Red Cross defends first aid training for Taliban


Afp/express May 26, 2010

KABUL: The International Red Cross has said that it is providing first aid training for Taliban militants in Afghanistan as a part of their mandate.

On Wednesday, spokesman of the International Committee of the Red Cross, Christian Cardon, reacted to strong criticism on the course and said that basic medical training is a core part of its work.

In a statement issued in Kabul on Tuesday, the ICRC said it "provided basic first aid training and first aid kits to arms carriers and to civilians in conflict areas."

"In April, it reached over 100 Afghan security forces personnel, over 70  members of the armed opposition, taxi drivers involved in the transport of  wounded people, first aiders and its own staff," added the statement.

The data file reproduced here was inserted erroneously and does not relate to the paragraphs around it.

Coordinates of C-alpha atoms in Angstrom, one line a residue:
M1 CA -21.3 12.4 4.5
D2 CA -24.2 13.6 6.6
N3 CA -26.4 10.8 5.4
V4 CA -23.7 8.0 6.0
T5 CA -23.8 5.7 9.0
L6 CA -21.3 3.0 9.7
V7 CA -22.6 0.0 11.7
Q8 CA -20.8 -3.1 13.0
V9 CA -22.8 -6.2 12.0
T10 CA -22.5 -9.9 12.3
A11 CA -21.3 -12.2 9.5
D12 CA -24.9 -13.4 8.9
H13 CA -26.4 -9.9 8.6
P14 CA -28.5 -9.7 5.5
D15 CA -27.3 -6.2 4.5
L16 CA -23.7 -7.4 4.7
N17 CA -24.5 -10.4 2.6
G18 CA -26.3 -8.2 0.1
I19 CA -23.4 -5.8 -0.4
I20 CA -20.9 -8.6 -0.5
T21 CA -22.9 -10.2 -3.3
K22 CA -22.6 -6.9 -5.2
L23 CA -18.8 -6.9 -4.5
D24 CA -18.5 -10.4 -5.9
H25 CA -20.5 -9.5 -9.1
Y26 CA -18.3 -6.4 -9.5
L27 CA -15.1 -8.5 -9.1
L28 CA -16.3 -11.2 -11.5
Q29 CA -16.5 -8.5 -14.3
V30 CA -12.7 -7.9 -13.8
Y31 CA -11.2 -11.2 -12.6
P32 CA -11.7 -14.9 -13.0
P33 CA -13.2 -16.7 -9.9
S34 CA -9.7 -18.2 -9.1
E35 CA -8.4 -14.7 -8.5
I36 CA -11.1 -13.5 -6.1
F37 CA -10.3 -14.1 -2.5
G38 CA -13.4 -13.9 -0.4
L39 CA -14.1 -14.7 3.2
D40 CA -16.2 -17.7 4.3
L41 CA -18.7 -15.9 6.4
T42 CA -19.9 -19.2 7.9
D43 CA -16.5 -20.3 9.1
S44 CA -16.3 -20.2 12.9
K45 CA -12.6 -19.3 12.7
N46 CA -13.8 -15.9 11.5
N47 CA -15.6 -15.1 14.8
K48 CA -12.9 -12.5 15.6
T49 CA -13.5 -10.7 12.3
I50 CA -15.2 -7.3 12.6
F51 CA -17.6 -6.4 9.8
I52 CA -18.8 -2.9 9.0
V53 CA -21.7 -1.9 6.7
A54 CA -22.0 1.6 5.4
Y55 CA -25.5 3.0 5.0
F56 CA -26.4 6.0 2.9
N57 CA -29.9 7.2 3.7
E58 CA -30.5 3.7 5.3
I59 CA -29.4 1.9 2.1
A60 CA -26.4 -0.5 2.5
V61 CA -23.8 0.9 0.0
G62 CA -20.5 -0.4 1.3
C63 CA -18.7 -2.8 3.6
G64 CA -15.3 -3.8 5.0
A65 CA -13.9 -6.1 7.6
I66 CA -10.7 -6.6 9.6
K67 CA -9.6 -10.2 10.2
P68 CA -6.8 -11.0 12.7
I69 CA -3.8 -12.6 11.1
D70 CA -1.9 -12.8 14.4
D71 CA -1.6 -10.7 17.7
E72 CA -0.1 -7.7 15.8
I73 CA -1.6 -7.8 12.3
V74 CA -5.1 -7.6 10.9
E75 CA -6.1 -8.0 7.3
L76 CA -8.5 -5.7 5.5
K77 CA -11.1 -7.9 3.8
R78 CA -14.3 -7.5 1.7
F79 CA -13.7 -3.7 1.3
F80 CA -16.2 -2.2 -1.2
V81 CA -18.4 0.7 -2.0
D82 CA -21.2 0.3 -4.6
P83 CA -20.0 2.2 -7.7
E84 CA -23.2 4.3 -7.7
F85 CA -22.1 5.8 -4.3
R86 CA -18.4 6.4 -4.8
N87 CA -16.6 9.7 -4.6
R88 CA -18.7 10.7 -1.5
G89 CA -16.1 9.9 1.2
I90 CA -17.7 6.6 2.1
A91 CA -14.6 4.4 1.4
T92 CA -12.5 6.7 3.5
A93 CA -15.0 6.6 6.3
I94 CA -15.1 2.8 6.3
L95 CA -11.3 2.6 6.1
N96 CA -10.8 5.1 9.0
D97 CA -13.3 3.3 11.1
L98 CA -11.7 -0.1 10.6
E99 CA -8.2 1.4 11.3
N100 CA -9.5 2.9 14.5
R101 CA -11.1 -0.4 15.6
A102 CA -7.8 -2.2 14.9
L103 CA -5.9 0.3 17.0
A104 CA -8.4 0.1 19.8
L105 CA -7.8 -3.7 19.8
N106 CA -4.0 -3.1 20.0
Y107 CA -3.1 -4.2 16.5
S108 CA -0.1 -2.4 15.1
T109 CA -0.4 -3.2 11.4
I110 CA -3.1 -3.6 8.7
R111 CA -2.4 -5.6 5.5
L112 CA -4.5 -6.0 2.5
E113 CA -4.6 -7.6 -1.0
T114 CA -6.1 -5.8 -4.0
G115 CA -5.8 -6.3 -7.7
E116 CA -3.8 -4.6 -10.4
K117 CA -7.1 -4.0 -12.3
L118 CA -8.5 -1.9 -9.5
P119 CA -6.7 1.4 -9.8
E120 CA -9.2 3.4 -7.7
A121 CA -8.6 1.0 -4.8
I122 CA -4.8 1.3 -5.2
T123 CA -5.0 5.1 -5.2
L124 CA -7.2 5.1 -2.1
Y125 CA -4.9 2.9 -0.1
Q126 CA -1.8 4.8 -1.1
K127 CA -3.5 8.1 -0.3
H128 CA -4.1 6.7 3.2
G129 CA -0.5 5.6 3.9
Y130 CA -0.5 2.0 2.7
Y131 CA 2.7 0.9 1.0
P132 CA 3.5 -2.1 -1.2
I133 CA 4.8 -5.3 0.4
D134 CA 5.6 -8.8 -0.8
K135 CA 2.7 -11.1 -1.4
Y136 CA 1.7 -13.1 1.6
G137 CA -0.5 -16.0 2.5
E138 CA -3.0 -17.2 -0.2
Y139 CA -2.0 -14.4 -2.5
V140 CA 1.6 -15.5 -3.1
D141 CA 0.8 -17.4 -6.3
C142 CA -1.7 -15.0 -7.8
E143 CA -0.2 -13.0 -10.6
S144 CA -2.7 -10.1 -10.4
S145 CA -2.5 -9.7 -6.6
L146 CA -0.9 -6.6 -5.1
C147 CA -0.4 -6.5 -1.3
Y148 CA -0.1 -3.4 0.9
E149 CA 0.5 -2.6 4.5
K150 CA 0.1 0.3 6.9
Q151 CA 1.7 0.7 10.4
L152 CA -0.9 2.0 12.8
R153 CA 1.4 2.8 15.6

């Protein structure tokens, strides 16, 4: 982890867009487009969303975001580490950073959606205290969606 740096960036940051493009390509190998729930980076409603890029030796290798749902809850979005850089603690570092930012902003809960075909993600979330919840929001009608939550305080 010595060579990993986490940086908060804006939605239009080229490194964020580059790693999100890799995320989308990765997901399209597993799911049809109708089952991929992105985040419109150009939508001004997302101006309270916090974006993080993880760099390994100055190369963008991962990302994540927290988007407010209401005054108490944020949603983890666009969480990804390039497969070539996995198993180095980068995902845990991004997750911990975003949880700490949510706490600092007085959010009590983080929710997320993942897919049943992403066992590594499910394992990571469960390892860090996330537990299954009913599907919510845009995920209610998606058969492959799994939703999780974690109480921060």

The move was criticised by Afghan officials, with an unnamed leading figure in Kandahar's local government telling British newspaper The Guardian that the Taliban "don't deserve this help."

But Cardon noted that the ICRC has always "come to the aid of combatants on battlefields" since its creation 150 years ago.

He added that it is by "the principle of reciprocity" that the ICRC trains both parties in a conflict.

For transparency reasons, both parties are also informed that they are each benefitting from the same training, said Cardon.

Such training usually lasts three days and includes a chapter on international humanitarian law.

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